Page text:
Sodsaver Provision in Farm Bill Would Help Address Major Loss of Grassland

Recent USDA data finds that, in 2012 alone, nearly 400,000 acres of grassland and other newly broken land were converted to cropland nationally. Nebraska led the way with over 54,000 acres of new land broken out for cropland.

Our analysis of the Farm Service Agency data, collected for the first time in 2012, reveals the importance of including a national Sodsaver provision in the Farm Bill. Some will argue that high commodity prices, not federally subsidized crop insurance, has been the driver behind the loss of grassland. We would suggest that even while high commodity prices are likely the leading factor, federally subsidized crop insurance is certainly an incentive by providing a guaranteed revenue stream on those acres.

A national Sodsaver provision would help address the significant loss of grasslands by ratcheting down the subsidy and guarantee level on federal crop insurance for cropland converted from native prairie.

Our analysis demonstrates that of the five states with the most acres of land converted – Nebraska, South Dakota, Texas, Florida, and Iowa – only two have small portions of the state in the Prairie Pothole Region. Most of the states near the top of the list, and a majority of converted acres, are outside that region.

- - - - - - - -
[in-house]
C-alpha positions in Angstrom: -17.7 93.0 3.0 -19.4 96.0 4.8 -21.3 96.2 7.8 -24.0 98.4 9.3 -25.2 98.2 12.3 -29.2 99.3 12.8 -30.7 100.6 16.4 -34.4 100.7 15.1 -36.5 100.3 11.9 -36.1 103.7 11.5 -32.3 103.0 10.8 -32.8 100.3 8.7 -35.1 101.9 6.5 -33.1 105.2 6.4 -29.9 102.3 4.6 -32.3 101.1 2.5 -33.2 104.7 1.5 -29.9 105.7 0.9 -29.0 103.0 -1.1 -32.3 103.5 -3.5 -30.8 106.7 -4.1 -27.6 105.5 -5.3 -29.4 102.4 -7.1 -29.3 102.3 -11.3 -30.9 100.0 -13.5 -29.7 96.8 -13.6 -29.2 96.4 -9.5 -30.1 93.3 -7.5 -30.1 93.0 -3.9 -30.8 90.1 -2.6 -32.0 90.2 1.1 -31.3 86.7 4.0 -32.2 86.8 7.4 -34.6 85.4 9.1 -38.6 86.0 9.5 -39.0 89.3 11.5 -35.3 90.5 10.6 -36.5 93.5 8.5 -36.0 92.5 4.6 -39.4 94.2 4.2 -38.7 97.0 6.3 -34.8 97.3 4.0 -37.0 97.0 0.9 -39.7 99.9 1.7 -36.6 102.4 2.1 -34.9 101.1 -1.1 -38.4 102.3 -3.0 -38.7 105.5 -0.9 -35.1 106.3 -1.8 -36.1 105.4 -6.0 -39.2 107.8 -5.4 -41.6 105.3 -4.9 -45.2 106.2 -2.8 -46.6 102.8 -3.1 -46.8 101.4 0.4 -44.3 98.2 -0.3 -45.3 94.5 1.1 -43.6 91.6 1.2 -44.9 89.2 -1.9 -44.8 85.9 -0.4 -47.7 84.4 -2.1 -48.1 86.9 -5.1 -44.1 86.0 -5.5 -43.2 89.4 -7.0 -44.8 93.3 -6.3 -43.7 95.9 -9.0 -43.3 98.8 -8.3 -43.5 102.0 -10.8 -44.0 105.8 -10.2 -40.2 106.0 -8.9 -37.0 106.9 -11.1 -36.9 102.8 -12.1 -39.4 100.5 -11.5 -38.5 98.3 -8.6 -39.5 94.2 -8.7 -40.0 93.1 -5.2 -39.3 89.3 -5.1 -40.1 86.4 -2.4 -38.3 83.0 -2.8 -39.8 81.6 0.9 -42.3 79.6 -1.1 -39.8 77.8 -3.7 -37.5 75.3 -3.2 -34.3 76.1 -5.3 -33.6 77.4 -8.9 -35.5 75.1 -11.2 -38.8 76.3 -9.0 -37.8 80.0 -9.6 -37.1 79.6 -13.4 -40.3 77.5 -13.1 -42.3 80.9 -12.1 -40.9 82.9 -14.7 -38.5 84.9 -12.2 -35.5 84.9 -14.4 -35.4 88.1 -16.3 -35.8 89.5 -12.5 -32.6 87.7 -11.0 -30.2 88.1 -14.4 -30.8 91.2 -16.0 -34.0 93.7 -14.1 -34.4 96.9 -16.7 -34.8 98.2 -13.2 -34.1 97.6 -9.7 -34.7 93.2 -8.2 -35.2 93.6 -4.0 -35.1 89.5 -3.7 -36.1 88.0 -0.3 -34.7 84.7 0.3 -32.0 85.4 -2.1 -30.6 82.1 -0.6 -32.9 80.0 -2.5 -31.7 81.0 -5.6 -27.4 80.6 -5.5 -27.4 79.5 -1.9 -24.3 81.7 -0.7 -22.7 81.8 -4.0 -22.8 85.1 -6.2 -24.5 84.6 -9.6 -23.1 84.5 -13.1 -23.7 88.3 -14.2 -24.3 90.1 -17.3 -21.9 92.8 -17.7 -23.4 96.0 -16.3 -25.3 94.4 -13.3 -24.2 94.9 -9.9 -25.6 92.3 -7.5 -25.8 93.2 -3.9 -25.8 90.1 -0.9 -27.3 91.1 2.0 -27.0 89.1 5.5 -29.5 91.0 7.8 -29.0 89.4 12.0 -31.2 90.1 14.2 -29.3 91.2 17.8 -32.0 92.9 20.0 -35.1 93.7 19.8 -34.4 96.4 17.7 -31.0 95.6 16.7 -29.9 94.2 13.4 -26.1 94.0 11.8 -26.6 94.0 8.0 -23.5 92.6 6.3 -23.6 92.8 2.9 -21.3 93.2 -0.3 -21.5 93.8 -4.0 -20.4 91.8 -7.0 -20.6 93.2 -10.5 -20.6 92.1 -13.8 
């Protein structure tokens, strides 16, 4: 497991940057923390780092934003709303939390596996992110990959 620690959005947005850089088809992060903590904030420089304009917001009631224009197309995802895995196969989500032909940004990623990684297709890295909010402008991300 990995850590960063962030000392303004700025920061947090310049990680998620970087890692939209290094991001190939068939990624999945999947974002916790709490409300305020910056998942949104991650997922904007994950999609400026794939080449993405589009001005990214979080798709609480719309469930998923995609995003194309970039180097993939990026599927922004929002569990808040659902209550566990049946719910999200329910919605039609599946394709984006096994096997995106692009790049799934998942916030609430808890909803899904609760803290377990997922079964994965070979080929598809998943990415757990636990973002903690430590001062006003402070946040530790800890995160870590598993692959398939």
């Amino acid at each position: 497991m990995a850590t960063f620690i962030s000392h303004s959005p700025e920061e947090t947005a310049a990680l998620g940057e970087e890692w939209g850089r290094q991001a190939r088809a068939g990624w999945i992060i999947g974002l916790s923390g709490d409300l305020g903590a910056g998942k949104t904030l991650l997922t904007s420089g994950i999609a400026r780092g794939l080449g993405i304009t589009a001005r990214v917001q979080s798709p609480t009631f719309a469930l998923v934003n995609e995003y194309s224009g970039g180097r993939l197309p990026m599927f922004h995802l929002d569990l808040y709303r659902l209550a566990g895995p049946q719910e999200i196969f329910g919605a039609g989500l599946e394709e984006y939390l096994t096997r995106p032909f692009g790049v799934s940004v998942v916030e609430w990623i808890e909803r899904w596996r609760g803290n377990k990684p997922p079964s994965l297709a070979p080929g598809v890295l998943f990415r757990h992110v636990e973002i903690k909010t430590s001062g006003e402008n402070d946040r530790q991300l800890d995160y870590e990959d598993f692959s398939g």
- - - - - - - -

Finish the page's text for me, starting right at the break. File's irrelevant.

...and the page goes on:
The Senate’s Farm Bill includes a national Sodsaver provision. Thanks to Senator John Thune (R-SD) for leading the introduction of the Protect our Prairies Act, and six other senators who signed on and supported it – Senators Johanns (R-NE), Brown (D-OH), Bennet (D-CO), Durbin (D-IL), Harkin (D-IA), and Klobuchar (D-MN). Because of their efforts, this act was adopted as part of the Senate’s Farm Bill.

The House version includes a Sodsaver provision as well, but it is limited to the portions of five states that are in the Prairie Pothole Region of the Northern Great Plains, despite the efforts of Representatives Kristi Noem (R-SD), Jeff Fortenberry (R-NE), and 20 other cosponsors who called for a national provision.

This data could not be more timely for the farm bill debate, nor could it more clearly make the case for a national Sodsaver provision. Limiting the Sodsaver provision to the five-state Prairie Pothole Region would provide inadequate protection for native grassland. That’s why, at the end of the day, the Senate’s Sodsaver provision should be the one included in the final Farm Bill.